Nepali Times
Reply to Baburam

Dr Baburam Bhattarai, Namaste from Massachusetts, USA.

I am an American citizen and a frequent visitor and lover of "materially poor but spiritually rich" Nepal, as you so eloquently put it. Your fax of March 15, 2002, was recently forwarded to me by a Nepali friend, and I would like to respond to your "invitation" to us foreign tourists to visit Nepal-even though your communist party is waging a people's war against "a fascist monarchical state".

What struck me immediately upon reading your fax were the inherent contradictions in your invitation. While you declare magnanimously, "Foreign tourists are most welcome in the country and will be so in future as well," you then go on to advise us to take "special precautionary measures while travelling during the period of war."

I cannot help but recall the folk tale in which a jackal invites a long-beaked stork to dinner and serves food on flat plates. While the shameless host the jackal laps up his dinner, his guest remains hungry because his beak is useless in feeding itself. In the story, the stork has his revenge, but that is irrelevant right now. I must say that your invitation is reminiscent of the hypocritical jackal. In a nation where guests are supposedly equivalent to gods, you will agree it is rude to invite guests with all sorts of conditions attached.

For instance, you warn tourists not to patronise certain tourism services because the Nepali tourism industry "is monopolised by the arch-reactionary Shah-Rana family and their close courtiers." Respected Doctor, how are tourists to arrive in Nepal if they are not to fly into your country, seek shelter in hotels and take buses (or fly) to enchanting towns like Pokhara or Chitwan? They couldn't possibly take a boat, since Nepal remains a land-locked country, if my current world atlas is accurate. While Indian tourists (whom you also say you welcome with open arms) may entertain the real possibility of walking into Nepal and lodging with relatives and friends, and walk to the temples within Kathmandu (and thus consider their vacation as a pilgrimage), western tourists are separated from your lovely nation by vast oceans and seas.

Personally speaking, whenever I visit, I do not-in fact cannot-afford the luxury of such extravagant establishments because, you see, my petit bourgeois purse is much too meagre. Like you, I want my money to benefit the Nepalis with whom I come into contact, and not flow back to the foreign nations. So I stay in family-owned lodges, hire local guides and porters with surnames like Lama, Tamang, Gurung, Sherpa, Gauchan, Thapa, Biswakarma with the hope that the wages I've paid them will help support the family, send children to school and put dal-bhat on the table.

However, I must take the buses or fly to various towns, and if by doing this I've propped up the "fascist monarchical state", then so be it. But then, why bother extending your heartfelt welcome? And have you ever bothered to figure out what you have done with your "peoples' war" to wreck the tourism industry in Nepal and therefore deprive hundreds of thousands of porters, vegetable farmers, lodge-owners, taxi drivers, and guides of their jobs? Or was that your intention all along: to wreck the economy so you can come to power quicker?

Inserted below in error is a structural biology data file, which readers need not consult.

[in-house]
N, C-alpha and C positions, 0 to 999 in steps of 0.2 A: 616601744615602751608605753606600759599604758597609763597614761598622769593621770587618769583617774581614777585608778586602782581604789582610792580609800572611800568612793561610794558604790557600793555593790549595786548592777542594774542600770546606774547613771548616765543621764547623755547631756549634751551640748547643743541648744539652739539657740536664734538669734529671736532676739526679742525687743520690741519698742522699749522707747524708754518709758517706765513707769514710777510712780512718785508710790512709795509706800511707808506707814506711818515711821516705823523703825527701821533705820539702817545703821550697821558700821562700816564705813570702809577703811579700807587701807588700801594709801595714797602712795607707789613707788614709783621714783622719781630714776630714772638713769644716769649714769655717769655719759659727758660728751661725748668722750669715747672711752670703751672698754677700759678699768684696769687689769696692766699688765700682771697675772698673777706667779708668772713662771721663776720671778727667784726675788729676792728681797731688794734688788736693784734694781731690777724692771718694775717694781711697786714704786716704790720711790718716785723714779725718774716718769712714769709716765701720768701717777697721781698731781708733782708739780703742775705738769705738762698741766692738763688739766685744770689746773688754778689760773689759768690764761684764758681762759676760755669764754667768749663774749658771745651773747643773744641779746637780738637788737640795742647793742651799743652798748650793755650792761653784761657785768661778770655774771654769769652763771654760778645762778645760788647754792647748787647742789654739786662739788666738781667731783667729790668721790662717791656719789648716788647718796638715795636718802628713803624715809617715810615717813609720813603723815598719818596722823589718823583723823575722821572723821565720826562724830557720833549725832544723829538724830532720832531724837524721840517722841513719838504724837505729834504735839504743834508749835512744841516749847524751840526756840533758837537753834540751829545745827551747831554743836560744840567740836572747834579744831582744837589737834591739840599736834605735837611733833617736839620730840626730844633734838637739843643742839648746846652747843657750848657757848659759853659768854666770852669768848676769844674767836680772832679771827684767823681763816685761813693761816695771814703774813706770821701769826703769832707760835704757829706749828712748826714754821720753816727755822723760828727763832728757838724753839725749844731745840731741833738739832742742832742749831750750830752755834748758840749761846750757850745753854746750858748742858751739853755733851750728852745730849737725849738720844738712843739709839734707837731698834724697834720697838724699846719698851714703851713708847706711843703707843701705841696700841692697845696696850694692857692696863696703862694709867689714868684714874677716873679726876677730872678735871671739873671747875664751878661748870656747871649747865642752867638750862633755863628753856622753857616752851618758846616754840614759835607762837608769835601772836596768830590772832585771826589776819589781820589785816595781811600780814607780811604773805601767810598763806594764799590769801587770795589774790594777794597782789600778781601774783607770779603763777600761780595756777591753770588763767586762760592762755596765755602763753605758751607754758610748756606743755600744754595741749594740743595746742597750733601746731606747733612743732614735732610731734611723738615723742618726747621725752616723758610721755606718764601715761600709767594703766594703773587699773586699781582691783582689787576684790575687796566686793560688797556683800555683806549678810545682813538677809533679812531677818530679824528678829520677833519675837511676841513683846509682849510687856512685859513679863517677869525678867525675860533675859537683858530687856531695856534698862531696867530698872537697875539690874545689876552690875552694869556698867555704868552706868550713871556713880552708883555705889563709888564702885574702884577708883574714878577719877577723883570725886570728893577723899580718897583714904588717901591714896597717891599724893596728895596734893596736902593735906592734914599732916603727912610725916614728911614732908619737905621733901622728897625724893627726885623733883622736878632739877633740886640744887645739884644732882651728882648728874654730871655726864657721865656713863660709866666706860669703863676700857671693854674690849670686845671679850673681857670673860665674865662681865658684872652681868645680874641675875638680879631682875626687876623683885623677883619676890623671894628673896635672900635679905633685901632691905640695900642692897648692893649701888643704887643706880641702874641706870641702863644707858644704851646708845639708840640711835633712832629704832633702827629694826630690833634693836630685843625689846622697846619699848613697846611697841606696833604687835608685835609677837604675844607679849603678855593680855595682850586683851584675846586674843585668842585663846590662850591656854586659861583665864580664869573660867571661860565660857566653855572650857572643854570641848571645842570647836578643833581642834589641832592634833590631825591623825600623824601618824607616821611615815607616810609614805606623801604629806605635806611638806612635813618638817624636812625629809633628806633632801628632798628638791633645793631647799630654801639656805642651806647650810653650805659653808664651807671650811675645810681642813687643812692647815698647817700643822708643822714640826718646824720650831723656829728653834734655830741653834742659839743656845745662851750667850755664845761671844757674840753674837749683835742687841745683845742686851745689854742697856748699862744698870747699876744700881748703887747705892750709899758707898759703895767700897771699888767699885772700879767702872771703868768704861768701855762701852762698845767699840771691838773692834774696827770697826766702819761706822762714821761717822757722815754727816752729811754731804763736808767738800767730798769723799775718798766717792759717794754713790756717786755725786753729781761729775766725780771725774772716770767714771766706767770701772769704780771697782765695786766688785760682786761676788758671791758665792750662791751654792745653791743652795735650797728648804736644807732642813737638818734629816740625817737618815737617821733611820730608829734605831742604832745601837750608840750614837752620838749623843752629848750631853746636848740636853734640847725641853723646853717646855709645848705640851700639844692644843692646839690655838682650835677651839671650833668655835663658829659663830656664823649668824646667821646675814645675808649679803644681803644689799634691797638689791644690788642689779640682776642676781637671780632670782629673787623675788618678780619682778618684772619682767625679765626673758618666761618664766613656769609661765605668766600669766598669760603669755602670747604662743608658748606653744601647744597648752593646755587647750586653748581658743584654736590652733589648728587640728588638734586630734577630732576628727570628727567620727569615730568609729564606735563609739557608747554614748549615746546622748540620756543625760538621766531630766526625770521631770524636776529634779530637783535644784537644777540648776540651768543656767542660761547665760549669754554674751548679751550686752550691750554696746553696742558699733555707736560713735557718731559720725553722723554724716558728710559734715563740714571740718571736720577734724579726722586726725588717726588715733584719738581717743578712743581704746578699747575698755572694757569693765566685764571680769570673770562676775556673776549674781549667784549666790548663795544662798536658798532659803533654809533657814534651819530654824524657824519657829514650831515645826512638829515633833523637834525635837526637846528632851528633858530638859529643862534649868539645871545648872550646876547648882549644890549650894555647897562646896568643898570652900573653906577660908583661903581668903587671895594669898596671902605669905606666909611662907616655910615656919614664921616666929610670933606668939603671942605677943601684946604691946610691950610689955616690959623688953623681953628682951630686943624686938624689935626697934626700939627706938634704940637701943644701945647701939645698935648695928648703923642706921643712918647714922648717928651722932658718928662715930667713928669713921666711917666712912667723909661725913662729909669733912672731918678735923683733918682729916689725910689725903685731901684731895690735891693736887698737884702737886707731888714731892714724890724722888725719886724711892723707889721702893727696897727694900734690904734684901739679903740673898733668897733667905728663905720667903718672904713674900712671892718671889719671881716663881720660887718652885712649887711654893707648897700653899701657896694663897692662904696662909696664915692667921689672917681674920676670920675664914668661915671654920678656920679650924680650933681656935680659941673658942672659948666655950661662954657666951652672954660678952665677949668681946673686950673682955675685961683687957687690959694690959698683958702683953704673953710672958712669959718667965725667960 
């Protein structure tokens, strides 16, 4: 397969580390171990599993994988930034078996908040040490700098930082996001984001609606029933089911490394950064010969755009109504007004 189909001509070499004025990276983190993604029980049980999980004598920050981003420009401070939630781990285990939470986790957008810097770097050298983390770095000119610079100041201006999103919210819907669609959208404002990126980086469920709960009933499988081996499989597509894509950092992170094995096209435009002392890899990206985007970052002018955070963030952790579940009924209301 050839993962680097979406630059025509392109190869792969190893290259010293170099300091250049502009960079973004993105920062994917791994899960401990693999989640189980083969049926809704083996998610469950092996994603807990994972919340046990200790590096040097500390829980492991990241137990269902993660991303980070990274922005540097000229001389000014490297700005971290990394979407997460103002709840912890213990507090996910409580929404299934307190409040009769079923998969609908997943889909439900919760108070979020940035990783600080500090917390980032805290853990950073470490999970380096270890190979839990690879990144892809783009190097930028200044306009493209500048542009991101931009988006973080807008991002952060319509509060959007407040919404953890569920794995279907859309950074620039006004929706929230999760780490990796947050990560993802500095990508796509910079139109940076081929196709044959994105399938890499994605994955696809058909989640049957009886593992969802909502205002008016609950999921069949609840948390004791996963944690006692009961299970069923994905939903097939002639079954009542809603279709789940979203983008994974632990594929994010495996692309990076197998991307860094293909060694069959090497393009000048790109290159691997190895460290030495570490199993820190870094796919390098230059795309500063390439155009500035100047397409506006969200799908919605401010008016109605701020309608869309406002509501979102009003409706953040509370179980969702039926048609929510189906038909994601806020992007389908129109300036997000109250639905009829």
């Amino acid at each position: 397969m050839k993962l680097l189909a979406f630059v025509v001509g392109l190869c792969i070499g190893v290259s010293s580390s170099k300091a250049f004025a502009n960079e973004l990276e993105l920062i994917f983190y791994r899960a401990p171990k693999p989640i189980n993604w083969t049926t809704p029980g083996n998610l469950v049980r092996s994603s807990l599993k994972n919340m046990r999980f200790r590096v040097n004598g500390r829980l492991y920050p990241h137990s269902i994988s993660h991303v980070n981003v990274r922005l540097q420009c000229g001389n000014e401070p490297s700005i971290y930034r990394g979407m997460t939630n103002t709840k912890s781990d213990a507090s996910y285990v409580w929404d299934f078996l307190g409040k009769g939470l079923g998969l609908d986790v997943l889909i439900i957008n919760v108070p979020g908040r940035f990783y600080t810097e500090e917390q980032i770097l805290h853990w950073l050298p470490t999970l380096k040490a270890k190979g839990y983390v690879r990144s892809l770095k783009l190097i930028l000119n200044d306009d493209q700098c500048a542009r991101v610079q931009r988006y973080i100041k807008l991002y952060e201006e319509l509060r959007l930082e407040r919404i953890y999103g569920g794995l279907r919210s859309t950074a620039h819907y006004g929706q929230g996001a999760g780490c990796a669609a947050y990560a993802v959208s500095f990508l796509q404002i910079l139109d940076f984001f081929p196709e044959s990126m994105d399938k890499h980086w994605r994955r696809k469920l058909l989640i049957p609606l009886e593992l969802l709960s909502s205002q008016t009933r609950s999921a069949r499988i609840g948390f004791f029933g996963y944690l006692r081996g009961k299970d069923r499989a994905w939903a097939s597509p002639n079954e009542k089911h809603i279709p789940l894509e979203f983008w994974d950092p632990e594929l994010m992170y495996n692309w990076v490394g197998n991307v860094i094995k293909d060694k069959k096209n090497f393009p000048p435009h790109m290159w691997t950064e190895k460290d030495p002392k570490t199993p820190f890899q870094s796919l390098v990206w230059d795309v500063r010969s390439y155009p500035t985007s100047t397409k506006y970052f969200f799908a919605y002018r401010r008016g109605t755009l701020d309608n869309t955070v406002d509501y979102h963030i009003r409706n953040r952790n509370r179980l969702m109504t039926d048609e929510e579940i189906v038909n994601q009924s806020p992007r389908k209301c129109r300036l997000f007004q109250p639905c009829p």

Your bandhs have in fact begun to alienate and damage those very people you wish to liberate. The peasants, the proletariat and the petit bourgeoisie are caught between threats and extortion of your cadre and the counter-insurgency operations of the army, police and other branches of the government. But instead of alleviating their suffering, your supporters are augmenting it. Your militia are carrying out plunder, mayhem and murder of petty tea-shop owners, and families who run lodges and guest houses along the trekking trails.

I believe Mao himself was most explicit in not persecuting the peasants and seeking their full support in order to achieve the aims of a revolutionary war. While every revolutionary poseur is quick to quote Mao's famous "Political power flows from the barrel of a gun," he or she conveniently forgets many of Mao's mundane but enlightening rules he imposed upon the revolutionary Red soldiers, such as "no confiscation from peasants," "pay for all articles purchased," "be courteous and helpful when you can."

Your party and cadres are neither winning the hearts and minds of the Nepali people, nor the international propaganda war when they are accused of brutally assassinating school teachers, burning innocent people and children to death by torching a public bus or mutilating the wounded and the dead. Sorry to say, but your revolution seems to be going the way of the Cultural Revolution circa 1960s when millions of Chinese peasants died of starvation, Stalin's gulags and the Khmer Rouge.

The irony is that many people, myself included, actually agree with you that centuries of injustice, exploitation, degradation and inequality, among other social evils prevalent in Nepal (as well as every other nation on earth), must end. But I firmly part with you on the means of achieving that end. For you and your ilk, destruction and death are considered "collateral damage"-an inevitable and necessary process in achieving the aims of the glorious revolution. And to ask you to renounce violence is surely like asking a bhiksu to sanction violence.

I want to assure you that I do plan to visit Nepal again and again, and we request others to do so too. For we believe that now more than ever, Nepal needs us urgently. After all, the star hotels and well-connected agencies have enough financial and other clout to stay afloat. It is the small lodges, tea-shops and porters who need us more. Ultimately, I want to convince you that I am not just a fair-weather friend of Nepal but a friend for all seasons.

Paul Bacon
Massachusetts, USA

(11 JAN 2013 - 17 JAN 2013)